One of the big selling point for virtual meetings is the reduction in travel costs. Back in 2008 Verizon estimated this as between 5 and 35 times cheaper. I argued at the time:
When it comes to virtual meetings I have to admit to being something of a cynic. My issue isn’t with the cost savings of moving meetings virtual – my issue is with the diminished value of these meetings.
I don’t think that anyone would argue with me that any virtual platform – video or audio – detracts from the value of the meeting. This results in meetings that are protracted in length and tend to communicate at a very high level. Any discussion that has required a deep understanding or close collaboration has been, in my experience, a failure.
With all of these limitations I wonder whether the value of many virtual meetings is so low as to make them more expensive than face-to-face meetings.
This is still, to a large extent, my viewpoint.
What has changed in that intervening period has been an explosion in the belief that meetings produce work, and because virtual meetings are free then we can get lots of work done by having lots of virtual meetings.
In a quote from Leadership Freak:
Remember, you don’t get anything done in a meeting. Things get done after meetings.
The time to value ratio of meetings continues to degrade at a pace, which is a shame, because meetings have always been a fundamental part of commerce, they are deeply engrained in all societies. In the words of Tom Peters:
Every meeting that does not stir the imagination and curiosity of attendees and increase bonding and co-operation and engagement and sense of worth and motivate rapid action and enhance enthusiasm is a permanently lost opportunity.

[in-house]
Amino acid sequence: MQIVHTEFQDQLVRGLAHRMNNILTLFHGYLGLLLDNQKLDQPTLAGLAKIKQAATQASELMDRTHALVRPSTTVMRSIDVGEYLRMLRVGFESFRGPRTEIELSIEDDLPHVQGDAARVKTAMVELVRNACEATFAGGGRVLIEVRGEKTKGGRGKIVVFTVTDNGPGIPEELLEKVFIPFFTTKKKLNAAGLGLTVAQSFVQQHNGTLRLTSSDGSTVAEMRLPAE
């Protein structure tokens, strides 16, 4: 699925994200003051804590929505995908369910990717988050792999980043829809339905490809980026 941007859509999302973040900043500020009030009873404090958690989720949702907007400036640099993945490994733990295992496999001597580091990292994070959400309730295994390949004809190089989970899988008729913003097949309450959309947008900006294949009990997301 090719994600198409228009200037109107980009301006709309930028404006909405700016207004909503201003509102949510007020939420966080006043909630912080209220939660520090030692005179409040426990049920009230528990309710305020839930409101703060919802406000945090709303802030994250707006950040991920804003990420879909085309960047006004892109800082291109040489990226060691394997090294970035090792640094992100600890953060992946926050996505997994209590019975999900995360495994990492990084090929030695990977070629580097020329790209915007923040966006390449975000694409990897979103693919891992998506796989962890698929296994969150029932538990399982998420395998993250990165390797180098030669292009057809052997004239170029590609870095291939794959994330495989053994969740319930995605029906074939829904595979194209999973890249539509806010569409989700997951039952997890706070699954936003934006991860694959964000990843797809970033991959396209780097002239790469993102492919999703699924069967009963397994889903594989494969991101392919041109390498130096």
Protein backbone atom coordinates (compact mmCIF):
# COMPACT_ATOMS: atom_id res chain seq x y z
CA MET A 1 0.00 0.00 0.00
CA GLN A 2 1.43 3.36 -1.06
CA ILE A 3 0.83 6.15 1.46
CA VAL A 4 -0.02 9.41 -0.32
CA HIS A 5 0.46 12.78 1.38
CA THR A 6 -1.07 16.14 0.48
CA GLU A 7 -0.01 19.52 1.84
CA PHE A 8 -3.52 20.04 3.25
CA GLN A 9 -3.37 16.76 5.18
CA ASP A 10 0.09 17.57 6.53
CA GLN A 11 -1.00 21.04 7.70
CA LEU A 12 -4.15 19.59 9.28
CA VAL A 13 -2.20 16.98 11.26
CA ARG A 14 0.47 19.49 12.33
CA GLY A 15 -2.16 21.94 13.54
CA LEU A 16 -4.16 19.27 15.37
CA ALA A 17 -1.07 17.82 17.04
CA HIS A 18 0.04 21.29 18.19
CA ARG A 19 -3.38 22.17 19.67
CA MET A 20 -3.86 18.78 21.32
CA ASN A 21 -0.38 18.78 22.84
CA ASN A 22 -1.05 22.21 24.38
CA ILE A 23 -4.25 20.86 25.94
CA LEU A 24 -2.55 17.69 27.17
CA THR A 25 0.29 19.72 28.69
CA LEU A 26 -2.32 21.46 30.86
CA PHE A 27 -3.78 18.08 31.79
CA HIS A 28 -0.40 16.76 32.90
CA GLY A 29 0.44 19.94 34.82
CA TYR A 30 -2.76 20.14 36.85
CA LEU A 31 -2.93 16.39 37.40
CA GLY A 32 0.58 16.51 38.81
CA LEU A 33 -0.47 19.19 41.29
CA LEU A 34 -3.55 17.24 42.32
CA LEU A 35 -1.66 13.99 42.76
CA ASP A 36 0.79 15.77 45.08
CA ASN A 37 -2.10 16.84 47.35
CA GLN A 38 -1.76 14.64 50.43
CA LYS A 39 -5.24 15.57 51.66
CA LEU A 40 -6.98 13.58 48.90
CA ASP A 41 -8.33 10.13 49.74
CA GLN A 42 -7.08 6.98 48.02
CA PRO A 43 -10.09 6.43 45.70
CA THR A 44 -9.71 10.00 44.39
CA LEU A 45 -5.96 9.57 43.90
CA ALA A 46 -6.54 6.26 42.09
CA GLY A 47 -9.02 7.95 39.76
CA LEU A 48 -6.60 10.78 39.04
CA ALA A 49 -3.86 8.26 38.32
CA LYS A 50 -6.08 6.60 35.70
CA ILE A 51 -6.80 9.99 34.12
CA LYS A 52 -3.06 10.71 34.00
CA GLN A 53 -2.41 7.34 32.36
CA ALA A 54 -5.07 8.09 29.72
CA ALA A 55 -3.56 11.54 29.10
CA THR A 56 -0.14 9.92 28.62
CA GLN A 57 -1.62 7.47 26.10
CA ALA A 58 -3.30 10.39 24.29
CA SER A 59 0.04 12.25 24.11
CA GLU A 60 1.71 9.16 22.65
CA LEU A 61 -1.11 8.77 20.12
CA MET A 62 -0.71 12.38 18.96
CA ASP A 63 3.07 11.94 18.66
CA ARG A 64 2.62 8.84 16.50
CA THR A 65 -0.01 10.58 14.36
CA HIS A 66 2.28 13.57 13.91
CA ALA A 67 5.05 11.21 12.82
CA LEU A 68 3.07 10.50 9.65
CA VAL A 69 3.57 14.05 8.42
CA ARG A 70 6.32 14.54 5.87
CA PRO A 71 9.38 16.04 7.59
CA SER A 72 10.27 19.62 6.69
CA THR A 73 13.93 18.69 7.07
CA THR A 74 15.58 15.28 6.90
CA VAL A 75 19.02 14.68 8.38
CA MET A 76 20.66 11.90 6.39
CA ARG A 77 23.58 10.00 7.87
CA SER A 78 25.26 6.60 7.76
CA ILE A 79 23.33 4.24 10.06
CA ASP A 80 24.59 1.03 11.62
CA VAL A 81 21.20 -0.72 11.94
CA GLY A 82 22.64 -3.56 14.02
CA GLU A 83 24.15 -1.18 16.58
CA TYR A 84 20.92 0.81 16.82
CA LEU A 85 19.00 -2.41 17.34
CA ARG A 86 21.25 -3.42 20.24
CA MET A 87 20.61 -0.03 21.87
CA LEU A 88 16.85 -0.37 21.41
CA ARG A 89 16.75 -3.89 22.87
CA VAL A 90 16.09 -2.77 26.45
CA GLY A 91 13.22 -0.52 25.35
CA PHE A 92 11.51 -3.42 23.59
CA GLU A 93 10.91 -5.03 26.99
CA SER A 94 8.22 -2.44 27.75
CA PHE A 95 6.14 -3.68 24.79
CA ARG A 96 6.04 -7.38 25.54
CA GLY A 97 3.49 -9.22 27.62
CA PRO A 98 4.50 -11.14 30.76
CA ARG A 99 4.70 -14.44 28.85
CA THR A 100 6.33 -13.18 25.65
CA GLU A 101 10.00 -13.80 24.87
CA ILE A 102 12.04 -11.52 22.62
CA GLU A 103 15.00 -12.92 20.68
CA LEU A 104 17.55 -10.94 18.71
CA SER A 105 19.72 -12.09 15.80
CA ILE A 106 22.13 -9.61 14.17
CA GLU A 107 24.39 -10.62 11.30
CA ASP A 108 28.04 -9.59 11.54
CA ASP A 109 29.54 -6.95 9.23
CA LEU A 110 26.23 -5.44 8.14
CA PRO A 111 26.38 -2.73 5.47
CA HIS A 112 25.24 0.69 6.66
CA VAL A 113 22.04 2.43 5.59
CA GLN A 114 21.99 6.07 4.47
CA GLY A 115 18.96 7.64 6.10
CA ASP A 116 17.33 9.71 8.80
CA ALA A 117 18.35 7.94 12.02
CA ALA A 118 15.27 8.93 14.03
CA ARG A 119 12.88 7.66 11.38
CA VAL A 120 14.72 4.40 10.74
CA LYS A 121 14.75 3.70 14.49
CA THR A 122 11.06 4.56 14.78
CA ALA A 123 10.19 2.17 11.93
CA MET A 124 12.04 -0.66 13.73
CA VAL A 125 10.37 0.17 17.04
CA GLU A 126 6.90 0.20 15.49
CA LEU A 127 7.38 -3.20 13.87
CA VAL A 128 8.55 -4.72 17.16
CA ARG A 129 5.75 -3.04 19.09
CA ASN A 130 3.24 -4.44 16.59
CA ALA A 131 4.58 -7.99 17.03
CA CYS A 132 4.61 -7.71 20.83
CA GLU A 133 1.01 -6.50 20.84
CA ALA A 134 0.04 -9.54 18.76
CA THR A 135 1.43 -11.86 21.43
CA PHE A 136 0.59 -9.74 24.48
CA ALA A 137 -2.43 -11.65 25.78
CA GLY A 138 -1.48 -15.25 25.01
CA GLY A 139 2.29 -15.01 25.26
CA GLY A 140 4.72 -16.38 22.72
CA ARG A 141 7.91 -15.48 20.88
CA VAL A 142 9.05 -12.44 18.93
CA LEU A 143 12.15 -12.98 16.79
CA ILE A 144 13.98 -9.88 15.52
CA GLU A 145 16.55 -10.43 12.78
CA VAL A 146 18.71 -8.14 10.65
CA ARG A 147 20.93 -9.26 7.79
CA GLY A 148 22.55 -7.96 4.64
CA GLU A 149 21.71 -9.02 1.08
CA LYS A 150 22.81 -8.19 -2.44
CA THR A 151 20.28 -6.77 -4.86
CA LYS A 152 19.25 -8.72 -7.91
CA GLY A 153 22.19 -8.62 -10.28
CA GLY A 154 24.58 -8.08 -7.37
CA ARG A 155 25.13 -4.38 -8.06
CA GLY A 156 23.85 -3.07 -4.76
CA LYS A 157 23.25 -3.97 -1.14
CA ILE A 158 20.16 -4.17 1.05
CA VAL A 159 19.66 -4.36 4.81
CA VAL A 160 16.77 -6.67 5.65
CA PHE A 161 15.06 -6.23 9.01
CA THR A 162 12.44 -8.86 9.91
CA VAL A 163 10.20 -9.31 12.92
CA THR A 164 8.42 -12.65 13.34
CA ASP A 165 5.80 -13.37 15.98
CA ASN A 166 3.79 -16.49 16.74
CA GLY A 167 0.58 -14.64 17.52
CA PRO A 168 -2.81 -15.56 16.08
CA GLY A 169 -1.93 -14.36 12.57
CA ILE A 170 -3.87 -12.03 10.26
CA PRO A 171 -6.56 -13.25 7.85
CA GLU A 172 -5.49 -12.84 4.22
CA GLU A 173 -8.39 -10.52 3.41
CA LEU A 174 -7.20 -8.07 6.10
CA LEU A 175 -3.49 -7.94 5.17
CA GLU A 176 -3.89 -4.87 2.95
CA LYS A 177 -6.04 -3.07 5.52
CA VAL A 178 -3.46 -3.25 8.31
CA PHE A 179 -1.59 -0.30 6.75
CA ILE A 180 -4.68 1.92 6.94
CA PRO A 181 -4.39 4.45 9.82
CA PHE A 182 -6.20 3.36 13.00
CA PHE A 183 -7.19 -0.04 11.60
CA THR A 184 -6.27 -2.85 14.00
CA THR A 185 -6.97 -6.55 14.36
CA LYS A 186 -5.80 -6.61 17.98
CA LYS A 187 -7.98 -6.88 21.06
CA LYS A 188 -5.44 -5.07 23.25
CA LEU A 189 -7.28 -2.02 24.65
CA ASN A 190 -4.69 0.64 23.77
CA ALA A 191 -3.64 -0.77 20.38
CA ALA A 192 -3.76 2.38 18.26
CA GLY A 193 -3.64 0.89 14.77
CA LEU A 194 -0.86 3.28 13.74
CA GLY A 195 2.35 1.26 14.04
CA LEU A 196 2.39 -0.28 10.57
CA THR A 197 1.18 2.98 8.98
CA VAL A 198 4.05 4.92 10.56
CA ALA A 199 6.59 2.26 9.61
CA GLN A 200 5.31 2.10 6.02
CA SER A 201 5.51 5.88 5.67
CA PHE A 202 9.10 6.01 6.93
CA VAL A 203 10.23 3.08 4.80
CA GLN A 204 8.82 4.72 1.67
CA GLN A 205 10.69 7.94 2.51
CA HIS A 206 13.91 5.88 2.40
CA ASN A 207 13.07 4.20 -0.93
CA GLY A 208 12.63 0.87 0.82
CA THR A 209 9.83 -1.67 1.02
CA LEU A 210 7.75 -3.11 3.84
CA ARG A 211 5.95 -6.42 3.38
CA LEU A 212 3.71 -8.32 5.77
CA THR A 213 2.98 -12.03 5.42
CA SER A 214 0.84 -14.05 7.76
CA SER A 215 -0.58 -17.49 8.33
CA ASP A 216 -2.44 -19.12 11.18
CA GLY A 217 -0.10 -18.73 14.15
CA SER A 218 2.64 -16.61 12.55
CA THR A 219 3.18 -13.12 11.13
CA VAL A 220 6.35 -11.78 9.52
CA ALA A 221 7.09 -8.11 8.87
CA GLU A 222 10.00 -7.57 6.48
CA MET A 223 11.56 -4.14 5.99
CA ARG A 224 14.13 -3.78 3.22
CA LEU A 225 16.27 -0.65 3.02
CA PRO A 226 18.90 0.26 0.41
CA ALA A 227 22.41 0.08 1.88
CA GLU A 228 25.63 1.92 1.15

Getting to the purpose of this post in this series on the productive workplace; virtual collaboration is massively impacted by the locations we choose.
As video becomes more prevalent this is going to become a greater issue, there are plenty of people who will have to start smartening up to go to work, but it’s more than that, lighting has a big impact on video quality. Even for conference calls, external noise is an issue. One of my best friends is the mute-all key-combination, anyone dialled in from Starbucks generally needs to be catapulted from the call.
People talk about having IT systems that are as reliable as the dial-tone, if only mobile calls were as reliable as that.
Distraction is another huge issue for virtual collaboration. How many times have you heard someone say “Sorry I missed that, can you say it again.” While this might seem like it’s productive for the person being distracted it’s a huge productivity pull on the people who they are collaborating with.
Many people choose to participate in virtual collaboration from home precisely because this the place with the best lighting and sound; not everyone is in this privileged position though.
Some interesting videos, though this subject doesn’t seem to be one that people produce interesting videos for: